Friday, August 15, 2008

Lawmakers & Pensions: The Rest of the Story

Today we were treated to Indianapolis Star's Matthew Tully's article on lavish legislators' pensions, which has contributions equal to 20% of the legislators' salaries, and offer immediate vesting.

It's an easy shot. Clearly the pensions are improper. Instead state legislators pensions should match state employees, including the amount of contributions and time period for vesting.

But an explanation is in order. Legislator's base pay is $11,600 and had not been raised since 1985. (It will go up to $22,600 starting in 2009. ) Neighboring Illinois pays its legislators a base salary of $63,143. How many of us would have gone 23 years without a pay raise? Whenever there is discussion of increasing their base pay, they unfairly get pummelled in the media, including by the Indianapolis Star. The Star makes their salaries look much bigger by lumping in daily expense money as if that were part of their income. While it's true that many Indianapolis area legislators do not have the expenses to consume all of the per diem, many legislators outside of Indianapolis have to pay for travel, hotel rooms, meals, etc. while they're staying away from home.

So instead of challenging the public and media backlash to raising their base salary over the years, legislators instead quietly increased their benefits. Was it the right thing to do? No. Compensation for legislators needs to be open and direct. It should not have to be "leaked" to the press in order to get it.

But the never ending backlash against legislators raising their base salaries is unfair as is the media's distortion of legislator's salaries. What would I recommend?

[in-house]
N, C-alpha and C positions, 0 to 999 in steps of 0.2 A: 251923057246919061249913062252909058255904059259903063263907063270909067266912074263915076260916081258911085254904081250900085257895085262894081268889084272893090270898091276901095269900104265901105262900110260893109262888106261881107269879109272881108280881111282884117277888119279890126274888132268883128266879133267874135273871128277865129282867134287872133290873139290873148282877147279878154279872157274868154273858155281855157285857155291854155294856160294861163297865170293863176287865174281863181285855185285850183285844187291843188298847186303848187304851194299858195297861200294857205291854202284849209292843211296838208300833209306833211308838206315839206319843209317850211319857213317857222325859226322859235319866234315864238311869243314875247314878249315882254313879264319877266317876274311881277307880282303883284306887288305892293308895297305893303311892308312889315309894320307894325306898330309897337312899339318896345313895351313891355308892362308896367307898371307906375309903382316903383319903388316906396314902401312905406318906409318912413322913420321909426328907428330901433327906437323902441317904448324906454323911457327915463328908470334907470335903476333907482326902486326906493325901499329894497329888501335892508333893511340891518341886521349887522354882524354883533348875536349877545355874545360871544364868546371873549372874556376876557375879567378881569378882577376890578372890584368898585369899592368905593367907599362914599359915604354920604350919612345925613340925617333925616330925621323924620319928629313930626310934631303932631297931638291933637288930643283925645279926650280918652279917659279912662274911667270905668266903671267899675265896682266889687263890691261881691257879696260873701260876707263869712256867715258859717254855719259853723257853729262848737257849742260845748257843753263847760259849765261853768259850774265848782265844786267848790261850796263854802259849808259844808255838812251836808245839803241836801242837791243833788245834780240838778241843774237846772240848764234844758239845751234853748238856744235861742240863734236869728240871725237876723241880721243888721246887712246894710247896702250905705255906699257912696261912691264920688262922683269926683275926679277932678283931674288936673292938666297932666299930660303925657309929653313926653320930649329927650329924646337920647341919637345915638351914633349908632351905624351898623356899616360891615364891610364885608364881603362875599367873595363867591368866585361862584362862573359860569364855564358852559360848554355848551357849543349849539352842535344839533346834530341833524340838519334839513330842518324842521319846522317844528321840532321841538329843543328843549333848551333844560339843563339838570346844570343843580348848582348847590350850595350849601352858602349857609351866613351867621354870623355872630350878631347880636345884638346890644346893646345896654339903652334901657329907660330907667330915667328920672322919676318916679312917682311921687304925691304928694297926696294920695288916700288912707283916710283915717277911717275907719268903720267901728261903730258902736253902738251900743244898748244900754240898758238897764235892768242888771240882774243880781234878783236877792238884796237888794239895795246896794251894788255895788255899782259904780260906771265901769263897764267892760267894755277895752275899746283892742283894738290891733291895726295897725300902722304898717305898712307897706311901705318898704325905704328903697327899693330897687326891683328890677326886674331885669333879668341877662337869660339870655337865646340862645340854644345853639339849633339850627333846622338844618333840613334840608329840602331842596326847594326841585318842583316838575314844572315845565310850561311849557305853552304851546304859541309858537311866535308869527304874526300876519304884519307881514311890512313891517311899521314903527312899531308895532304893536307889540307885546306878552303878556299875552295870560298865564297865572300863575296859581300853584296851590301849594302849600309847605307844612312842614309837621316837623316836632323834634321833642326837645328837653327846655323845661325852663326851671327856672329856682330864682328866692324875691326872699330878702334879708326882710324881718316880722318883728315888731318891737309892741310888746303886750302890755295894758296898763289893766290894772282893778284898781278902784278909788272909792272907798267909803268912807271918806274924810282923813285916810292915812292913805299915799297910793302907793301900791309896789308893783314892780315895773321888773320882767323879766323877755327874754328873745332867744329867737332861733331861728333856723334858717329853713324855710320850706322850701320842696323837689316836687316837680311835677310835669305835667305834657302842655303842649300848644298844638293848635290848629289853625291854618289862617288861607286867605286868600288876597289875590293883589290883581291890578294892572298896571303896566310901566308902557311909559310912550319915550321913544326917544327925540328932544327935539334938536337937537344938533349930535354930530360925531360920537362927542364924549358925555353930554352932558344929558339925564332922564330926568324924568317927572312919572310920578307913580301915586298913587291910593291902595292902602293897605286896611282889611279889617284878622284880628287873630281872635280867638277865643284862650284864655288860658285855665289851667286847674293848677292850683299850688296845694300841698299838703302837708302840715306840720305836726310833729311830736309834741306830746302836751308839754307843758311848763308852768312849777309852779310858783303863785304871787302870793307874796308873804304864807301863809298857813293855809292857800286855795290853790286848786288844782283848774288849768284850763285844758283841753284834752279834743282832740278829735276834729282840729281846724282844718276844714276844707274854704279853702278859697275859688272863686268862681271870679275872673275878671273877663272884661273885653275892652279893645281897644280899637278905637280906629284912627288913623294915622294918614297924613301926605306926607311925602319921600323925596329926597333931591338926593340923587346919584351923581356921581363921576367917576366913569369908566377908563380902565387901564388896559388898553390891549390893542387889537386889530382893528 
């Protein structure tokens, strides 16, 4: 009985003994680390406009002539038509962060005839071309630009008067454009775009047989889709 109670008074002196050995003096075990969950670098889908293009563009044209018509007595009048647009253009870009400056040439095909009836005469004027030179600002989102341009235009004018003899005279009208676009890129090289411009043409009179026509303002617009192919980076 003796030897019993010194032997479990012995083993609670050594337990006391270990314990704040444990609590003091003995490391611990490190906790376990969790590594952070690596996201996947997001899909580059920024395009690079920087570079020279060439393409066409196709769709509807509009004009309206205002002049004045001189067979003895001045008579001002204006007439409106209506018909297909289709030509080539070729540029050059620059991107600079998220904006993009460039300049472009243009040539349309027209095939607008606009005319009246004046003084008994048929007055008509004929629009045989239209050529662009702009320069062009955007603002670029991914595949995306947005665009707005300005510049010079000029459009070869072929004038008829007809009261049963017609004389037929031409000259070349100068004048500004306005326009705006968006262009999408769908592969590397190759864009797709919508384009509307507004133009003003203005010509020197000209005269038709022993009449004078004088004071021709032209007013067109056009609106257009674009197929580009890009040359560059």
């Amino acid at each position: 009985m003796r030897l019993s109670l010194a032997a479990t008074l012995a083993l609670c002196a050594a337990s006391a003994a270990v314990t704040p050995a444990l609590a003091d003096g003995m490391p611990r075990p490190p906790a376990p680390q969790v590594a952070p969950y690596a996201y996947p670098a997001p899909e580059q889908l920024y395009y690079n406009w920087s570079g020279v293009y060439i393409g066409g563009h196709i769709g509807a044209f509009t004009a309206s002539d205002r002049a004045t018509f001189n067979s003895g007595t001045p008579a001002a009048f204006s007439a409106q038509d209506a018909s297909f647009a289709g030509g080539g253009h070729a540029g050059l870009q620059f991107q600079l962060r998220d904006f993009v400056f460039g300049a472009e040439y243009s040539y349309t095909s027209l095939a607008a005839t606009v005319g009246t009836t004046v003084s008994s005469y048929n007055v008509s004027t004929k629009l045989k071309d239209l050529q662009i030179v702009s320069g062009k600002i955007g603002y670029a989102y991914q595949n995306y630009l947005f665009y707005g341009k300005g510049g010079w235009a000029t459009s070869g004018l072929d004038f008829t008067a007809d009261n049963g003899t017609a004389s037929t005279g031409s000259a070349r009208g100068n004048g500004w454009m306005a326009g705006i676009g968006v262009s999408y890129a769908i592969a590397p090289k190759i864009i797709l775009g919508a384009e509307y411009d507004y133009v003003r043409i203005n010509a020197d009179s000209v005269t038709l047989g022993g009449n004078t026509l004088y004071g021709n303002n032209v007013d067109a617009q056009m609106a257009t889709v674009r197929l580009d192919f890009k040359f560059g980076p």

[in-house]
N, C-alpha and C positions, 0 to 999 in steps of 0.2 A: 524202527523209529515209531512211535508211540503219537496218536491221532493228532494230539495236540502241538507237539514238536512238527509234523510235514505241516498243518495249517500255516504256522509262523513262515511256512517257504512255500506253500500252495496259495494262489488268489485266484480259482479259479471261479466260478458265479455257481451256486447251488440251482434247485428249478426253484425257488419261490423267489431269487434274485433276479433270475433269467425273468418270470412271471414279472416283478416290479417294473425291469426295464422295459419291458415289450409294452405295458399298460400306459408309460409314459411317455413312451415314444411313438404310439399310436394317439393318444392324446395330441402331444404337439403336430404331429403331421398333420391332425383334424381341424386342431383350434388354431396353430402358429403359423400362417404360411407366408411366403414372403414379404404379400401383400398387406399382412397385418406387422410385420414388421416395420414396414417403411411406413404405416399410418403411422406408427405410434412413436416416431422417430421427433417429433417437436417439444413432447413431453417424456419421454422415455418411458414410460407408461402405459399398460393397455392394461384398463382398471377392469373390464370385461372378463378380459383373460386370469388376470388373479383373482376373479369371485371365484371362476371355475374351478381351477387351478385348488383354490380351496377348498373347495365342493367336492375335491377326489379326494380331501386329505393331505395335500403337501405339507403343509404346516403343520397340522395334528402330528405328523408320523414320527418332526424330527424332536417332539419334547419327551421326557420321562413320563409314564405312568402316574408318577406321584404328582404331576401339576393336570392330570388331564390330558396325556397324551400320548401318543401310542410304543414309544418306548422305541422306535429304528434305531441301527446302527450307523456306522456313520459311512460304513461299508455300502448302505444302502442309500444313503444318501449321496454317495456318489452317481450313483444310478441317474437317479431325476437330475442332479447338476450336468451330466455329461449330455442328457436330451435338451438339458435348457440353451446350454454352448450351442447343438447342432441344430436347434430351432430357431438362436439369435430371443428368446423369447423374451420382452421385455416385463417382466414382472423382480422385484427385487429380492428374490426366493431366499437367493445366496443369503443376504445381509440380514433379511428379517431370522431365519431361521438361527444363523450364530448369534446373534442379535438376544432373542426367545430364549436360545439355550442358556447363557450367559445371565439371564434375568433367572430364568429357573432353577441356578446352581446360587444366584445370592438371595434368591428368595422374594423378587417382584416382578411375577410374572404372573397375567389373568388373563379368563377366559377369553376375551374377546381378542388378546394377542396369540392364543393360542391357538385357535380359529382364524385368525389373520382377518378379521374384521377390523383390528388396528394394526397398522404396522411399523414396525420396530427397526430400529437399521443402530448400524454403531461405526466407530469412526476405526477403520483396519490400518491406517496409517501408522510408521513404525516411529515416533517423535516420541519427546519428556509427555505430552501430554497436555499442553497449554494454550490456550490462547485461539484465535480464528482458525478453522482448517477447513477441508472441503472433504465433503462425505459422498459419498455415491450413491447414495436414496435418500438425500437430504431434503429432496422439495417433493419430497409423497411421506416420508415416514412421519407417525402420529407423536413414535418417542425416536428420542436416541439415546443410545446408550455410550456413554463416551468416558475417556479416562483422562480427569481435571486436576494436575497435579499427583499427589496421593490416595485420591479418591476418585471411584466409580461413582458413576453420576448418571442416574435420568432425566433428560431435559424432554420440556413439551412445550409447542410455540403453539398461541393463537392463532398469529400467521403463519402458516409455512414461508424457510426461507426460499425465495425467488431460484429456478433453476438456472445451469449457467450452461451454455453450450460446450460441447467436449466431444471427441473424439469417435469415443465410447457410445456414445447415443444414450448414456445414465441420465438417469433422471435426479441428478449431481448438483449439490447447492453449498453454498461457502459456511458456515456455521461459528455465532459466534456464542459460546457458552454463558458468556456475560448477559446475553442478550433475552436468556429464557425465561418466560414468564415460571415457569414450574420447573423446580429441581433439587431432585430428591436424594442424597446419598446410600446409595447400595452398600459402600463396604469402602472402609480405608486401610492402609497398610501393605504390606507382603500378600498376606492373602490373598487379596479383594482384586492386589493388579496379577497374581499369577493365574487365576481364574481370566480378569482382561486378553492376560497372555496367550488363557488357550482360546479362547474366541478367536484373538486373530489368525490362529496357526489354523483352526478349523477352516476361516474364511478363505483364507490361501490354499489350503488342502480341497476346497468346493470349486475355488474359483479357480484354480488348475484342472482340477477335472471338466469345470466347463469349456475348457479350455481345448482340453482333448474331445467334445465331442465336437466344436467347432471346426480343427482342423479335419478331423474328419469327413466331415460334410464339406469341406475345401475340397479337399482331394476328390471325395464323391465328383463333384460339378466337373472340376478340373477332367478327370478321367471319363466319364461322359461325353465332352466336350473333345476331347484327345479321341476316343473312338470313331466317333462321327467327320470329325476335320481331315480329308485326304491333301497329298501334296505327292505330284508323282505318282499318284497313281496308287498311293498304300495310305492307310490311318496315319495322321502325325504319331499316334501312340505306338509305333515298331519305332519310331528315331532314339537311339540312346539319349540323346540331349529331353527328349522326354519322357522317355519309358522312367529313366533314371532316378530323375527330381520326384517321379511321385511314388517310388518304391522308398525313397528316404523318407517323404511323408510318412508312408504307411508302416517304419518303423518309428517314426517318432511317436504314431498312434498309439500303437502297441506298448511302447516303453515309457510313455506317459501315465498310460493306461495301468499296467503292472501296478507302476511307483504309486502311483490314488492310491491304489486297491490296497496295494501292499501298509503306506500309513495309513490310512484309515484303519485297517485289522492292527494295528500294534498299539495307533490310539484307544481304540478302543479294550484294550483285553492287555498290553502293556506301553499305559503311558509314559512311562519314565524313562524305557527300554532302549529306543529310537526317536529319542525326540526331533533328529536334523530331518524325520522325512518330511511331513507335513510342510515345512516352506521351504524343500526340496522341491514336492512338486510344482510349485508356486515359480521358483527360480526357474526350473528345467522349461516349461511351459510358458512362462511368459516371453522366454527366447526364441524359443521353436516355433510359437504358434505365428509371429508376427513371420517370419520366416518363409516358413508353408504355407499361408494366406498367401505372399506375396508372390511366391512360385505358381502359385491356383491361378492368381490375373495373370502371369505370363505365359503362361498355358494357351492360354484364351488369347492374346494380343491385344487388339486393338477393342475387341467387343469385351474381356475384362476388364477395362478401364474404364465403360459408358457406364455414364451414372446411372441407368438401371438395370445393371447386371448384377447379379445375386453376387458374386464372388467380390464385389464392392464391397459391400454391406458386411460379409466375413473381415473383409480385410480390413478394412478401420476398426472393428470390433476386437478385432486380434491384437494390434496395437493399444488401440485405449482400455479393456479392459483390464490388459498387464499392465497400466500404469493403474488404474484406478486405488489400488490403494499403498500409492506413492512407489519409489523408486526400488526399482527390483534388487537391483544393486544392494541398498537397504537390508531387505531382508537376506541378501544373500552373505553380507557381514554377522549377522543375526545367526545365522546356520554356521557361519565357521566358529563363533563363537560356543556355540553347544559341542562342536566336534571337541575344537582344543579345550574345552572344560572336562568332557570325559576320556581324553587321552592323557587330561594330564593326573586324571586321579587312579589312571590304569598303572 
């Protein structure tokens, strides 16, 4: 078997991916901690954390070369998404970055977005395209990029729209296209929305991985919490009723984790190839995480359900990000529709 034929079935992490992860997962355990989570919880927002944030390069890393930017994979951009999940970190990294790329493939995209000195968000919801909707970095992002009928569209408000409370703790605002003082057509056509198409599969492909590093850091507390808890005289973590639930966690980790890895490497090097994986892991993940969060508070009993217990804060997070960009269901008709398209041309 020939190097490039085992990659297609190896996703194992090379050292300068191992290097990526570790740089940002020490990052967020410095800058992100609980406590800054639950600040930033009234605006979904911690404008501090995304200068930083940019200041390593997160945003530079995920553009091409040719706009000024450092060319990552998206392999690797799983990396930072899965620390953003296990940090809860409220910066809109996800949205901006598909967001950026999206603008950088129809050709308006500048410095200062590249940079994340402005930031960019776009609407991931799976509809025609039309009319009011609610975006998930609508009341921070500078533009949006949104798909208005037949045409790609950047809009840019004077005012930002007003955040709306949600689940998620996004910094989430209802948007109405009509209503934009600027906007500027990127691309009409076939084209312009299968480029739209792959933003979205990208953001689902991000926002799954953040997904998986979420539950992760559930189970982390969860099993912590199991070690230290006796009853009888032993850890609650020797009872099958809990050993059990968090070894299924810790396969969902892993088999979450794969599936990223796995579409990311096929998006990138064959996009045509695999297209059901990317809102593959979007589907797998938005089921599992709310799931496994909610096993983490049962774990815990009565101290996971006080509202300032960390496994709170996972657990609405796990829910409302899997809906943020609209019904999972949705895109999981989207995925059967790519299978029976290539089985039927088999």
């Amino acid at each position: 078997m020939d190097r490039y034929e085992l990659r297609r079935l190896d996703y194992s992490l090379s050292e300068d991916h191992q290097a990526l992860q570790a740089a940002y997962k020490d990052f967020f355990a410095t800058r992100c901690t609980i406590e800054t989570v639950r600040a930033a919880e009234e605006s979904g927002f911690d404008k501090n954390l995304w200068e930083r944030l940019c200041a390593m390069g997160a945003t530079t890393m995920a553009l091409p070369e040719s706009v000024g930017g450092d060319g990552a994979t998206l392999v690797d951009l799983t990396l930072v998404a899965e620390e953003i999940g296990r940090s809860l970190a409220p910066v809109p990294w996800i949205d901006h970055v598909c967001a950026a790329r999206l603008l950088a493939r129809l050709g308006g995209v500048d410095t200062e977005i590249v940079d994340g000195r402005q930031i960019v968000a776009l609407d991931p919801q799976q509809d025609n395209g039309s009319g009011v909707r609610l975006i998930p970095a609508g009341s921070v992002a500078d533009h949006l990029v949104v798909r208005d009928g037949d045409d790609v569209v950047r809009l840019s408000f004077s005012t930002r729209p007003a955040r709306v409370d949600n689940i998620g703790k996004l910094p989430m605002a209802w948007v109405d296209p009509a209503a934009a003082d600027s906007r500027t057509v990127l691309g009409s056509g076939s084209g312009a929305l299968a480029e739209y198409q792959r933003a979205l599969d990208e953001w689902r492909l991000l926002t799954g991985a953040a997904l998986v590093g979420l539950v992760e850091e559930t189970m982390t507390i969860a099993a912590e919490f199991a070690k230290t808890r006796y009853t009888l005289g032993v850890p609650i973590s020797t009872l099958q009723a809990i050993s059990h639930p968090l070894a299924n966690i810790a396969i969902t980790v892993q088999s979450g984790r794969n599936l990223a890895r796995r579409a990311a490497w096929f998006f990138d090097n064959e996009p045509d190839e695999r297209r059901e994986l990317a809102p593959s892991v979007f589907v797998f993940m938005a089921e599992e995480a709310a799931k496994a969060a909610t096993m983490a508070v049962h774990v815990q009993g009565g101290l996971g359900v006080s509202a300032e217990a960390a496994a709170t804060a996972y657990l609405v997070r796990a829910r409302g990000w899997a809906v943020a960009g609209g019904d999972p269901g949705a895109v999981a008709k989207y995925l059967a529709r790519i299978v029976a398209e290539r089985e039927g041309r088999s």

1) Instead of sneaking in pay increases through the back door (by increasing less noticed benefits), substantially increase the base pay for legislators. (This was finally done last session when pay was finally increased from $11,600 to $22,600)

2) Tie future increases of state legislator pay to state employees' pay increases

3) Have legislators' pensions match state employees' pensions in terms of
contributions and vesting. (Tully does an excellent job of pointing out how their pensions are better than state employees.)

4) Vary per diem expense money given to legislators by distance. If you live in Evansville you get more expense money than if you live in Indianapolis.

5) Full disclosure of all benefits paid by legislators.

Again, jumping on legislators for their pensions is easy. What is much more damaging to the public is legislators working second jobs that raise a conflict of interest with their legislative duties and their abuse of the franking privilege. Now that I'd like to see the Star cover. It would be a real service to the public.

1 comment:

Anonymous said...

4) Vary per diem expense money given to legislators by distance. If you live in Evansville you get more expense money than if you live in Indianapolis.

Sorry - per diem needs to be based on the city you are staying in - not the city that you come from.

On the other hand, if you live withing 100 miles of Indy - NO per diem. It can be that simple.